Art as Idea: László Moholy-Nagy’s Telephone Works

51j9r1IrpYL._SX385_On the 20th of July 1895, Jewish-Hungarian born American artist László Moholy-Nagy was born in Bácsborsód, Hungary. He was a “painter, sculptor, photographer, designer, theorist, and art teacher, whose vision of a non-representational art consisting of pure visual fundamentals – colour, texture, light, and equilibrium of forms – was immensely influential in both the fine and applied arts in the mid-20th century. During his Bauhaus years Moholy-Nagy developed the theories of art education for which he is known. He created a widely accepted curriculum that focused on developing students’ natural visual gifts instead of teaching them specialized skills. His dictum was: “Everybody is talented.” At the Bauhaus itself, fine-arts training was abolished in favour of “designing the whole man.  (Britannica).

In 1922, shortly after joining the faculty of the Bauhaus art school, in Weimar, Germany, in one of the first attempts to utilize telecommunication technology for the production of art, Moholy-Nagy called a Berlin sign factory: “In 1922, I ordered by telephone from a sign factory five paintings in porcelain enamel. I had the factory’s colour chart before me and I sketched my paintings on graph paper. At the other end of the telephone the factory supervisor had the same kind of paper, divided into squares. He took down the dictated shapes in the correct position. (It was like playing chess by correspondence.) One of the pictures was delivered in three different sizes, so that I could study the subtle differences in the colour relations caused by the enlargement and reduction. (Laszlo Moholy-Nagy, The New Vision and Abstract of an Artist, 1944).

Long before Andy Warhol was even born across the pond, Moholy-Nagy tried to remove human input from the work of art and find mechanised ways of replicating or mass producing art, treating it as a technological process: “I was not afraid of losing the “personal touch” so highly valued in previous painting. On the contrary, I even gave up signing my paintings. I put numbers and letters with the necessary data on the back of the canvas, as if they were cars, airplanes, or other industrial products.” These are his words from his book Abstract of an Artist, which documents the actual abstracting of 70an artist. “In place of the identity of the maker, one will read an impersonal product label – numbers and letters of a computer bar-coded system stamped onto the back of a canvas in order to provide the “necessary data” in the age of mechanical production and reproduction. He would later claim to have ordered them by describing them over the telephone, exaggerating both his distance from the manufacturing process that produced them and the degree of technological mediation involved. (…)This mode of production, utilizing a sign factory and a design charted on graph paper, has sketched a network that interrogates the structure of the sign. The telephone paintings set up static in the lines, on the graph paper, in the sign factory, in the final product-a buzzing for telecommunications and for communication in any form. With the gesture of the dialling or the push-button hand that generates art by telephone, it is the impersonality and the anonymity of the language machine and of the telephone machine that have gone into a remote-control reproduction.” (Louis Kaplan, ‘The Telephone Paintings: Hanging up Moholy’, Leonardo, Vol. 26, No. 2, 1993).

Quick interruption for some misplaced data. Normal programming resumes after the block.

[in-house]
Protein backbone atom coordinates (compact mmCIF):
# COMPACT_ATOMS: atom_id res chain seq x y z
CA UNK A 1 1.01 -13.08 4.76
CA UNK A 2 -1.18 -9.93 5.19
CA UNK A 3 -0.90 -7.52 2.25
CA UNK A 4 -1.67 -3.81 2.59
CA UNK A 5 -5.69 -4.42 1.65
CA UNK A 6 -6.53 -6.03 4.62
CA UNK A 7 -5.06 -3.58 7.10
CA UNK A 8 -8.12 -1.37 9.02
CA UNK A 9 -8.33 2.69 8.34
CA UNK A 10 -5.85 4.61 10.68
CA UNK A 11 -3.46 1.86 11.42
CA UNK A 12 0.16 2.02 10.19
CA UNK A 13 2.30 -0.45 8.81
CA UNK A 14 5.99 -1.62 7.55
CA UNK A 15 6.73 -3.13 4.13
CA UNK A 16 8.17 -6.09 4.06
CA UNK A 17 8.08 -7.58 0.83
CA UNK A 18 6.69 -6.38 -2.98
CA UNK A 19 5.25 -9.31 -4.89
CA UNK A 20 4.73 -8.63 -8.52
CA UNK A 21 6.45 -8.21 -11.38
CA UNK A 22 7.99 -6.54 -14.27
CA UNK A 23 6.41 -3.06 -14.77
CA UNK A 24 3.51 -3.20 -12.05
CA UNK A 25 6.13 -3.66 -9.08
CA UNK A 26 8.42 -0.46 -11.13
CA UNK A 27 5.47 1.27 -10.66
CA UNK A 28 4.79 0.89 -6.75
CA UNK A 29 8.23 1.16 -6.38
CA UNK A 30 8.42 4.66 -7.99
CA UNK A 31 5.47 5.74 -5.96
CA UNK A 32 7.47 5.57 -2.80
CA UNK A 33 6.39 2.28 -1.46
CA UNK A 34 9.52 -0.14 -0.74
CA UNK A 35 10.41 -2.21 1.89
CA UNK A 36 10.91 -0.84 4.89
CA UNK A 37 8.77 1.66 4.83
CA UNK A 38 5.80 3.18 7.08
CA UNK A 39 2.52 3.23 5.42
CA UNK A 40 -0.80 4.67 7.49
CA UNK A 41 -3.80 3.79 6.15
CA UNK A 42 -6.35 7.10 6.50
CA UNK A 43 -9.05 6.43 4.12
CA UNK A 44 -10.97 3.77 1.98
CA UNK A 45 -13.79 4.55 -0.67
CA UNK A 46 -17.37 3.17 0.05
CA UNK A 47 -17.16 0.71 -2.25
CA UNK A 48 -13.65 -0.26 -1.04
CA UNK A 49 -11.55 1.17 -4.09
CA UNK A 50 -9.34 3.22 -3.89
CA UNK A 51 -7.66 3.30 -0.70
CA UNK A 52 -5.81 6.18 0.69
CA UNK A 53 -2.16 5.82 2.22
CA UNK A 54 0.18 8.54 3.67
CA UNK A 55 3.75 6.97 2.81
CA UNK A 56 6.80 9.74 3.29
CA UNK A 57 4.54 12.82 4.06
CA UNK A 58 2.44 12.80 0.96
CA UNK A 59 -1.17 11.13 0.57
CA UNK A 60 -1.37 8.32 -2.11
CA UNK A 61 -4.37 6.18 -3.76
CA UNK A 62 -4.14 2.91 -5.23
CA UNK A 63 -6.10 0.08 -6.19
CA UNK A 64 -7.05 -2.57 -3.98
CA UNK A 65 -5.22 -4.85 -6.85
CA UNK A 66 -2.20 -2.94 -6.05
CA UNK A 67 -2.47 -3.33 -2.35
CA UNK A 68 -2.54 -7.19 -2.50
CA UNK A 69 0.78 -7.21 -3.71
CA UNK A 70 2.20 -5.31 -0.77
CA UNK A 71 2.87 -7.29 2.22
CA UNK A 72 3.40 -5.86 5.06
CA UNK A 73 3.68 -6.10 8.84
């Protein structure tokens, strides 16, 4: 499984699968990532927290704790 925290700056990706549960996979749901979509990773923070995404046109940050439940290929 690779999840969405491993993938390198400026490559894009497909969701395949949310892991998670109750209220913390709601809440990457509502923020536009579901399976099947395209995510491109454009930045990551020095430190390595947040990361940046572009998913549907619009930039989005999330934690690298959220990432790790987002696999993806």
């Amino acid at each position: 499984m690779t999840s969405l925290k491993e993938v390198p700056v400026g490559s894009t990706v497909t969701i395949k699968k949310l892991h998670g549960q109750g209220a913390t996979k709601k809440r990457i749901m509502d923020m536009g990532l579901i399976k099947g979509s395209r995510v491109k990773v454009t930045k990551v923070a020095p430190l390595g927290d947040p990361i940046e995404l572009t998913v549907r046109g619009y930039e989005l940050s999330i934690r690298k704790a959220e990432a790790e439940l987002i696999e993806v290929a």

During his Bauhaus years, the artist moved away from expressionism in the traditional medium of painting and tried his hand at working in various media such as photography, typography, sculpture, painting, printmaking, and industrial design. In doing so, Moholy-Nagy showed that the artist of the modern age is more of a producer of ideas rather than things. While they appear as any abstract geometric compositions, his ‘telephone works’ use a “mathematical progression to change its scale, highlighting the conception of the image as transferable data. The telephone, the automobile, the airplane and, of course, radio, were for the avant-garde artists of the first decades of this century a symbol of modern life, in which technology could extend human perception and capabilities.” (Eduardo Kac) 

Posthumously, the artist’s partner Lucia Moholy insisted that, “the enamels were intended only for experimentation with the effects of colour in relation to the size of their reproduction. But with the logic of the dispatch in the production and reproduction of the paintings, something has been lost in the mails and later recalled – that is, the telephone paintings.” (Louis Kaplan). In a chapter of the book Painting, Photography, Film (1925), László Moholy-Nagy had reproduced two “wireless telegraphed photographs” and a sequence of two images he described as examples of 41m2bPnvy6L._“telegraphed cinema”, closing the section with the following statement: “Men still kill one another, they have not yet understood how they live, why they live; politicians fail to observe that the earth is an entity, yet television has been invented: the ‘Far Seer’ — tomorrow we shall be able to look into the heart of our fellow-man, be everywhere and yet be alone. (…) With the development of photo-telegraphy, which enables reproductions and accurate illustrations to be made instantaneously, even philosophical works will presumably use the same means — though on a higher plane — as the present day American magazines.” This was indeed a very perceptive premonition into the versatile forms of telecommunication available today and the means by which art becomes distilled into an idea or concept, easily transferable to everybody, everywhere and at the same time. 

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